Dr. Rick Franza, Professor of Management at the Hull College of Business, discusses a different, timely business topic each Monday in this column. This week, he talks about the importance of financial wellness for employees and employers. The interview has been edited for clarity and impact.
ABD: A number of CSRA businesses have begun offering financial wellness classes for their employees. How do you define financial wellness?
Rick: Let’s start with financial literacy. In order to be financially well, you need to be financially literate, and that’s part of the problem. A lot of people just don’t pay attention to finances. They go through childhood and don’t pay attention to where the money comes from and where it goes. Role models around you have a big impact.
Being from a certain social class doesn’t make you immune to this problem. There are even people in business schools who know very little about financial things. It’s prevalent everywhere.
ABD: What is it that people need to understand to be financially literate?
Rick: A lot don’t understand budgeting, and now, we have the higher interest rates that we haven’t seen in years. There’s a whole generation unfamiliar with interest rates and their impact. A lot of people don’t understand that there’s a risk and reward tradeoff.
No one can give an exact approach of how to do it, but you must have a budget. An important part is transparency in what you earn and how you spend it. So, the first step is to identify your expenses and see what are necessities and what are desires. Know what you are willing to pay money for and what are the implications.
I use Quicken to see where I’m getting out of hand, and where I’m wasting money.
ABD: Last week, you mentioned that a significant number of people don’t have enough savings to handle a $400 emergency. How much should someone have on hand to handle emergencies?
Rick: You hear a lot of different time frames – one month of expenses, three months, and six months. I think one month is too low. I lean toward having enough to cover six months of expenses. But the first step is knowing what your expenses are.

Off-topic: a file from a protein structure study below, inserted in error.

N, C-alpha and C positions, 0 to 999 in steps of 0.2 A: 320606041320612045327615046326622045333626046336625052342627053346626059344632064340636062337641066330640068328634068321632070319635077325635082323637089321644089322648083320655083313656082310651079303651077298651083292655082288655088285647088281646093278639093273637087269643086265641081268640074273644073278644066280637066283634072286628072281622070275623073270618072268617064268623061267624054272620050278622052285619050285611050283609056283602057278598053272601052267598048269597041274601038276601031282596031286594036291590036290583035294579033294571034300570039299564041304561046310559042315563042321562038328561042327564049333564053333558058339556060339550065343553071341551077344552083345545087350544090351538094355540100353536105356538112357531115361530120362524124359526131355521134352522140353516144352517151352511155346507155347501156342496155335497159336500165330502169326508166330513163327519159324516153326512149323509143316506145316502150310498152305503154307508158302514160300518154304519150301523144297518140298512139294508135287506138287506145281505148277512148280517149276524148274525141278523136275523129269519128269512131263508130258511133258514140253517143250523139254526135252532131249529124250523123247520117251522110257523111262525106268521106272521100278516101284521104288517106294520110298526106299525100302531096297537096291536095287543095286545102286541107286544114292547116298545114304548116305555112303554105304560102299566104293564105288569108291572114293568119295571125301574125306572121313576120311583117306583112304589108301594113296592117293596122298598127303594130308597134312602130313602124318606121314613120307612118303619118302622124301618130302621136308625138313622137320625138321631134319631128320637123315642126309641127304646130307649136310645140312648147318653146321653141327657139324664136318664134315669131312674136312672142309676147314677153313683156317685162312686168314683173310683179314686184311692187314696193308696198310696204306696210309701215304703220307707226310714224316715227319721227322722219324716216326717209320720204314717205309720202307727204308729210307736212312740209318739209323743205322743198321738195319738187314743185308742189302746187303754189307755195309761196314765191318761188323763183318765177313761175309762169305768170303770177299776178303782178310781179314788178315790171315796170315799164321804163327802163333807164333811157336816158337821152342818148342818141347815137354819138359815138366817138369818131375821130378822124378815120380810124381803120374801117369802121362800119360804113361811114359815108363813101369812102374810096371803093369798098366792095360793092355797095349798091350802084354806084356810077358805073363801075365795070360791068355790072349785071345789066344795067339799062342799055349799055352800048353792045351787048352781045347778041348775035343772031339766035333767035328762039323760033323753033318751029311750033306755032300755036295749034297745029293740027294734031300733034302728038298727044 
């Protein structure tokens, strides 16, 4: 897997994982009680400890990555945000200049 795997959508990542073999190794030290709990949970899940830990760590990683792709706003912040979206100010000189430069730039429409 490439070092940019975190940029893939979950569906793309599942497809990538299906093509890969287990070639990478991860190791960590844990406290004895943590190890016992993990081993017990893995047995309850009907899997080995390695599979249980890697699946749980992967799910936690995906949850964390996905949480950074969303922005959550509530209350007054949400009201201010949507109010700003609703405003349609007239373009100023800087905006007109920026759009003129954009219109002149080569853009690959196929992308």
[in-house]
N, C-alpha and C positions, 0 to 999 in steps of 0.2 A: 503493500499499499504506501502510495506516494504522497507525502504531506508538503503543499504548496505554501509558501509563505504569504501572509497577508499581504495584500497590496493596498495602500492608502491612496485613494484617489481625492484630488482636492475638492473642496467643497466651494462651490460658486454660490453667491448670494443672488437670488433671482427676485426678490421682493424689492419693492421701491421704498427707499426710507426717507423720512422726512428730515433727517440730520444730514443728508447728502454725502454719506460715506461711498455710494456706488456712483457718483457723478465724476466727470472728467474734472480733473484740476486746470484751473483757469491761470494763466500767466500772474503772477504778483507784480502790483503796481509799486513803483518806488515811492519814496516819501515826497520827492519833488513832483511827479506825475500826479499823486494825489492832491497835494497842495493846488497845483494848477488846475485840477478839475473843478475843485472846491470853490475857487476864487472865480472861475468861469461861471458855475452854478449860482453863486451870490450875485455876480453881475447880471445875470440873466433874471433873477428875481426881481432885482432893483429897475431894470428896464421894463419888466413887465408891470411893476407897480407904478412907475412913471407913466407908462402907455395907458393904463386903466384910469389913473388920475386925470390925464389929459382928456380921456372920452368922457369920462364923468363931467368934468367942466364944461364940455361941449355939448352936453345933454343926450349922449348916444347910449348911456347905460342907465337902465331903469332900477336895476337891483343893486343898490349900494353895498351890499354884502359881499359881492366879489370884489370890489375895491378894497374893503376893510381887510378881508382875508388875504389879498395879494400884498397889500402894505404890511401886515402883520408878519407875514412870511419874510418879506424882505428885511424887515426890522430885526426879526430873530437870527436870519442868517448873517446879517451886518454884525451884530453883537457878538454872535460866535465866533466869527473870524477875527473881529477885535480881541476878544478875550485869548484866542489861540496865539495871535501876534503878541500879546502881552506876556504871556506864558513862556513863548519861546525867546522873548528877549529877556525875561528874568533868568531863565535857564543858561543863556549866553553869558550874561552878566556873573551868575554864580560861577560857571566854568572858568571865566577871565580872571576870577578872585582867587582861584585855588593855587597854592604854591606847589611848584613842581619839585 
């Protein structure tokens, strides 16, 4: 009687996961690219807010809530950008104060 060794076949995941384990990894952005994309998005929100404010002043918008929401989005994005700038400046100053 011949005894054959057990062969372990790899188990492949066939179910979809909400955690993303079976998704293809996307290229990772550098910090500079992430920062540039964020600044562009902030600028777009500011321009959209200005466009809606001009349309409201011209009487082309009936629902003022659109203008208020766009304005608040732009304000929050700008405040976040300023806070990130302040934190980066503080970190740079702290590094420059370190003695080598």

ABD: So, back to the original question – what is meant by financial wellness?
Rick: It doesn’t mean being rich. It means not worrying about money. An important part of financial wellness within families is transparency. Understand what’s important for you to have. We always see that one of the leading causes of divorce is financial arguments, because they didn’t have those discussions.
ABD: What makes financial literacy and financial wellness important enough for businesses to get involved in hosting classes?
Rick: It’s like offering a gym membership. Financial wellness is up there with mental and physical wellness. Financial wellness typically affects those other areas, too. If employees don’t have financial wellness, they’re more prone to be distracted in their jobs, or working side gigs – which is fine, if they’re doing their jobs – or even things like embezzling money from the company.
ABD: It sounds like a good investment for a company.
Rick: I think financial literacy and wellness education by a company more than pays for itself. It shows you’re willing to make an investment to provide value to your employees. It’s an investment like many others they make.
Companies are realizing that financial wellness has an impact on employee performance. And more and more, Generation Z is demanding it. They realize it’s a flaw and they’re asking for it.
Like many investments, it’s difficult to quantify, but I’m a big proponent of it. It’s like breaking other bad cycles, you can never do it too early. The new Junior Achievement facility plans to have all middle school kids in Columbia and Richmond counties go through financial literacy training.
ABD: If a company wants to offer financial training, who should they bring in to do it?
Rick: A number of local banks, like SRP, Queensborough, Bank of America, and others, offer it. You want a financial institution that isn’t selling some kind of product with it – they may benefit from it in the long run, but if they’re trying to sell something through a program, I wouldn’t do business with them.